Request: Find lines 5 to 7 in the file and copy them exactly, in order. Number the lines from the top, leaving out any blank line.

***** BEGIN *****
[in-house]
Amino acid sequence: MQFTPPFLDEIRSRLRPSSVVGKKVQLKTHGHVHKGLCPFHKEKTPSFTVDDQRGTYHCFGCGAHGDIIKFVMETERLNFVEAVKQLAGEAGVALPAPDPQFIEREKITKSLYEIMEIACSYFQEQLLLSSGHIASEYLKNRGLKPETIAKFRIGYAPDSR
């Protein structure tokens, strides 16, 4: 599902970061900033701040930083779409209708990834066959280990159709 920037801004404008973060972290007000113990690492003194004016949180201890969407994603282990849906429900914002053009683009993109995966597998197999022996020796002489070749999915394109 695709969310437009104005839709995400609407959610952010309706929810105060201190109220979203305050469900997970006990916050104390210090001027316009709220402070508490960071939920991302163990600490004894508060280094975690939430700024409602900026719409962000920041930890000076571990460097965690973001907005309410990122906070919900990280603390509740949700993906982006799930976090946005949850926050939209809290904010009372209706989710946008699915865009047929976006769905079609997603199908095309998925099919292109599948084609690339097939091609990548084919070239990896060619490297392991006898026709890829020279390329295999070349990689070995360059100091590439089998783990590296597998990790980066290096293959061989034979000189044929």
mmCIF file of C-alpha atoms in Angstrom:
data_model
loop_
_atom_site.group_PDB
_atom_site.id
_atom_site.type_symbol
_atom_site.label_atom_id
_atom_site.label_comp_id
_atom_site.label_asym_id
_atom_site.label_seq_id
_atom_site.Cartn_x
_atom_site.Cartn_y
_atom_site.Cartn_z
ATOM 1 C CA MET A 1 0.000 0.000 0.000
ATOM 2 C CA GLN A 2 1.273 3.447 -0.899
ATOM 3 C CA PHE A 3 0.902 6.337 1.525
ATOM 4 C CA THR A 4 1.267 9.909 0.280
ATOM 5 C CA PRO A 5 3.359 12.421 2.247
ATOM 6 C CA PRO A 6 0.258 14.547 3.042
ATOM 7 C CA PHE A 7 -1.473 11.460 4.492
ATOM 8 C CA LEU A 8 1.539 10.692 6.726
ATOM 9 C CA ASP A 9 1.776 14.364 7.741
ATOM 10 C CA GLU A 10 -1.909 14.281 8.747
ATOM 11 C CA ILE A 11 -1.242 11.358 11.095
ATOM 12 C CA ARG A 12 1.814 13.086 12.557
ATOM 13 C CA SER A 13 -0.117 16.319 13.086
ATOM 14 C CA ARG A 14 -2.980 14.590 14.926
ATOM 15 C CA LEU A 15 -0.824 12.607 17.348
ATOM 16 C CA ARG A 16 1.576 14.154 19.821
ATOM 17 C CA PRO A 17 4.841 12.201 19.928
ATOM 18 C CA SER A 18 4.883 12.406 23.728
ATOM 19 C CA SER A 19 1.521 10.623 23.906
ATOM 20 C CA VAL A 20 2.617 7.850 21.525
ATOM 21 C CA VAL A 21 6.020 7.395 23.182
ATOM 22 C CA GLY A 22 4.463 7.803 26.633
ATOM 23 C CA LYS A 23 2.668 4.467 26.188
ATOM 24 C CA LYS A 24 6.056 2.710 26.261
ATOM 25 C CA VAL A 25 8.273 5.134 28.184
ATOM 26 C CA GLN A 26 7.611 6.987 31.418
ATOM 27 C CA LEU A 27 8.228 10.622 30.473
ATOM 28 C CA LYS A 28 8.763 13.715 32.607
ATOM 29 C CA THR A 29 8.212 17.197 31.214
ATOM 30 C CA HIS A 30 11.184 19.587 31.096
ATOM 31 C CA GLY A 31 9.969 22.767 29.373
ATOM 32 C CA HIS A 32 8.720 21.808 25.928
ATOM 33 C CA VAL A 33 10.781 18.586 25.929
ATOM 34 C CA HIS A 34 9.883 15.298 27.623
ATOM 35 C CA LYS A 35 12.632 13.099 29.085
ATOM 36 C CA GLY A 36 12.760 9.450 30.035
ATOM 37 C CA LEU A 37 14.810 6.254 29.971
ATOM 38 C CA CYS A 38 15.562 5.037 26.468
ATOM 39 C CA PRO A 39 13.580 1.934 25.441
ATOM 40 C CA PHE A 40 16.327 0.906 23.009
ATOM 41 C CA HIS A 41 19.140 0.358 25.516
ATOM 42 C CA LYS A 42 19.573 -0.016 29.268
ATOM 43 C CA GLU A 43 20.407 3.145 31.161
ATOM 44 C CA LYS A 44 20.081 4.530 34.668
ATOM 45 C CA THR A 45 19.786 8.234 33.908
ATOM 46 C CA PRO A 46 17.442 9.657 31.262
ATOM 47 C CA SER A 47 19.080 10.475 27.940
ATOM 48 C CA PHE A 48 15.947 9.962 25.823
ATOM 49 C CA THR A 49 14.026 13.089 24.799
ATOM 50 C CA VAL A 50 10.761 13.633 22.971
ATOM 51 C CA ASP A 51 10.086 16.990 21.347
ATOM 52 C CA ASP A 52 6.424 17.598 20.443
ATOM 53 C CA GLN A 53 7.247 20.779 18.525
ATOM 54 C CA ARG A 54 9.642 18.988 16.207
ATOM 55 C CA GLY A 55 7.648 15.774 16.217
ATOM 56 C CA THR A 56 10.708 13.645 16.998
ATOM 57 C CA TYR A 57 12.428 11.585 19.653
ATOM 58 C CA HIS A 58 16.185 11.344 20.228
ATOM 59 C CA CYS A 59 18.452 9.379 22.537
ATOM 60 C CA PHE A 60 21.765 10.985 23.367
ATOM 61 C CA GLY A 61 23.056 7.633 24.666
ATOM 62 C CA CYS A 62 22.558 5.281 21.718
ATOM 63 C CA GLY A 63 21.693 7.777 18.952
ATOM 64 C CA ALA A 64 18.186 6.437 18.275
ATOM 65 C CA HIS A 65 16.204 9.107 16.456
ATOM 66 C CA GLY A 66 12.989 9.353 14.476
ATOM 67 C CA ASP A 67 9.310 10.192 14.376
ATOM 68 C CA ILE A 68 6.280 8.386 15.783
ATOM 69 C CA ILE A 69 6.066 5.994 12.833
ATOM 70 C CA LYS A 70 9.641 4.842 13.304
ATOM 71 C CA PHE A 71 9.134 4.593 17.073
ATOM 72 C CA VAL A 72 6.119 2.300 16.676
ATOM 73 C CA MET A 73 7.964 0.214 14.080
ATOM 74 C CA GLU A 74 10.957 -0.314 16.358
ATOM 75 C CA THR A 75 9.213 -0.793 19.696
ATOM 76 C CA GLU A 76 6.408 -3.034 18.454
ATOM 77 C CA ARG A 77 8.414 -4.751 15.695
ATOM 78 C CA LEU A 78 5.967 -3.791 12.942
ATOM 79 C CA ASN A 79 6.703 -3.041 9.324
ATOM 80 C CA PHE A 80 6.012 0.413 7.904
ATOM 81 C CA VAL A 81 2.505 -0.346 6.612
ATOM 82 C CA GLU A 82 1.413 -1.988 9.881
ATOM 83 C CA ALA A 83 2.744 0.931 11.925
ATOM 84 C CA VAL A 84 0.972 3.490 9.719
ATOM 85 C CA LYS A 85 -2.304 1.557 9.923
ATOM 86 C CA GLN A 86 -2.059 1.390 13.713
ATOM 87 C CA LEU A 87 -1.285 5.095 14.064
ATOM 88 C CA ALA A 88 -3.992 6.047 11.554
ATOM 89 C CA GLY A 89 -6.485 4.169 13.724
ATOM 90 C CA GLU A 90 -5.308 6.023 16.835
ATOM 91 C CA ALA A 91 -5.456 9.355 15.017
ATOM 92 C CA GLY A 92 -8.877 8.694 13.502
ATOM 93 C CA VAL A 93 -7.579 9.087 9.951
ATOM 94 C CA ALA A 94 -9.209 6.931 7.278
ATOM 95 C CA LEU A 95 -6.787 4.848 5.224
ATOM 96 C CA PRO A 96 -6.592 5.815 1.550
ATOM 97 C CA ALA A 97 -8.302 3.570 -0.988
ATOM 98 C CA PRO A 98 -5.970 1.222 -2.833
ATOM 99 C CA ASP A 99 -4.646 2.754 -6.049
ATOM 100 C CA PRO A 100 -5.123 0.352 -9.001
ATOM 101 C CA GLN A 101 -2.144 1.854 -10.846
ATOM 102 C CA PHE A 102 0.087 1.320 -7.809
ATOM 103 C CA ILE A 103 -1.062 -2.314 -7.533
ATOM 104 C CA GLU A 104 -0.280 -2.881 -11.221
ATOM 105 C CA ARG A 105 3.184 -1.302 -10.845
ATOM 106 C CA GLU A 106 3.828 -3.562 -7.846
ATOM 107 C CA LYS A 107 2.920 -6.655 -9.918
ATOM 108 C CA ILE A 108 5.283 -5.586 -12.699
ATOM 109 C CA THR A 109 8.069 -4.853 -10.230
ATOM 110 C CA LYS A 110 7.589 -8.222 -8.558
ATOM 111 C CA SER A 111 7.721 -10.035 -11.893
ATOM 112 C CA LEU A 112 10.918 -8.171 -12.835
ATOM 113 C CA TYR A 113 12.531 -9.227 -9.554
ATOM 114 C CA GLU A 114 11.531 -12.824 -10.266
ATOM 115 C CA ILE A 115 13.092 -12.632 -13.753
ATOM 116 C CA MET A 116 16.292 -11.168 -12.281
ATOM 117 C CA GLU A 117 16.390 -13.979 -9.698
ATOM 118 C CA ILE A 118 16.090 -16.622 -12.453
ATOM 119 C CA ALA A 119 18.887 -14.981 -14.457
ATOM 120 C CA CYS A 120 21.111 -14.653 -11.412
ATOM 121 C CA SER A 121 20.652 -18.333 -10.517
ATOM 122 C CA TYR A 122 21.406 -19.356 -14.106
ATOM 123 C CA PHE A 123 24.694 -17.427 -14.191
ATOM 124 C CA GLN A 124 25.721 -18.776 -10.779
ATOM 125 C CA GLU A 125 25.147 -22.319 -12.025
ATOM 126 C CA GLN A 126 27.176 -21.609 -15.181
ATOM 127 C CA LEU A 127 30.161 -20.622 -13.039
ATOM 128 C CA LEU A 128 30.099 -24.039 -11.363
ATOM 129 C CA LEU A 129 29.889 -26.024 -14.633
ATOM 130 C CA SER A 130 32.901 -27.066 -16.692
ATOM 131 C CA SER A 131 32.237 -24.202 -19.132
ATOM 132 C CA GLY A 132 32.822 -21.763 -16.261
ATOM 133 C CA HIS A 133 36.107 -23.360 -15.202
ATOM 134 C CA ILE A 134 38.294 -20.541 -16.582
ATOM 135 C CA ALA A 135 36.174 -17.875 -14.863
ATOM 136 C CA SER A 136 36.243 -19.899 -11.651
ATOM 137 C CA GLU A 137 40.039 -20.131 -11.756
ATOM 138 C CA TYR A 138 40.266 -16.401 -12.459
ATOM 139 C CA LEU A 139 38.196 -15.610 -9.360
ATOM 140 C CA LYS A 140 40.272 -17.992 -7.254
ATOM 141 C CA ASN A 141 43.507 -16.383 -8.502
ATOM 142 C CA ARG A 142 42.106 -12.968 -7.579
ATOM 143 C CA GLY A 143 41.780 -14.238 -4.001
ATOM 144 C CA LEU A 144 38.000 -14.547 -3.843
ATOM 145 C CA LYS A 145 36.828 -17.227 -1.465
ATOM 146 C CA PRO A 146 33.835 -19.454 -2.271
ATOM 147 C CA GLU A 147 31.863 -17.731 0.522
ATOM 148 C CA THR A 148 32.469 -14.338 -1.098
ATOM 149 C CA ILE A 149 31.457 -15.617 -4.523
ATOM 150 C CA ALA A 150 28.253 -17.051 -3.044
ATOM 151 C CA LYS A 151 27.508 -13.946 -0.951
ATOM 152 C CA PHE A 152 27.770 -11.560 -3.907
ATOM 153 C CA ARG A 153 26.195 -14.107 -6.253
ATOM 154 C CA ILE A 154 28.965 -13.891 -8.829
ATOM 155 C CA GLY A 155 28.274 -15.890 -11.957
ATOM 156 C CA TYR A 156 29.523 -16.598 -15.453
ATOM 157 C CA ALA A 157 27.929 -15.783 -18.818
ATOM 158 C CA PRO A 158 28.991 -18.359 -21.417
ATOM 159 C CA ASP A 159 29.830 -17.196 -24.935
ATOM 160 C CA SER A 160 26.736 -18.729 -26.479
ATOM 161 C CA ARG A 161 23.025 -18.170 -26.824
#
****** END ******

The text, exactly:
data_model
loop_
_atom_site.group_PDB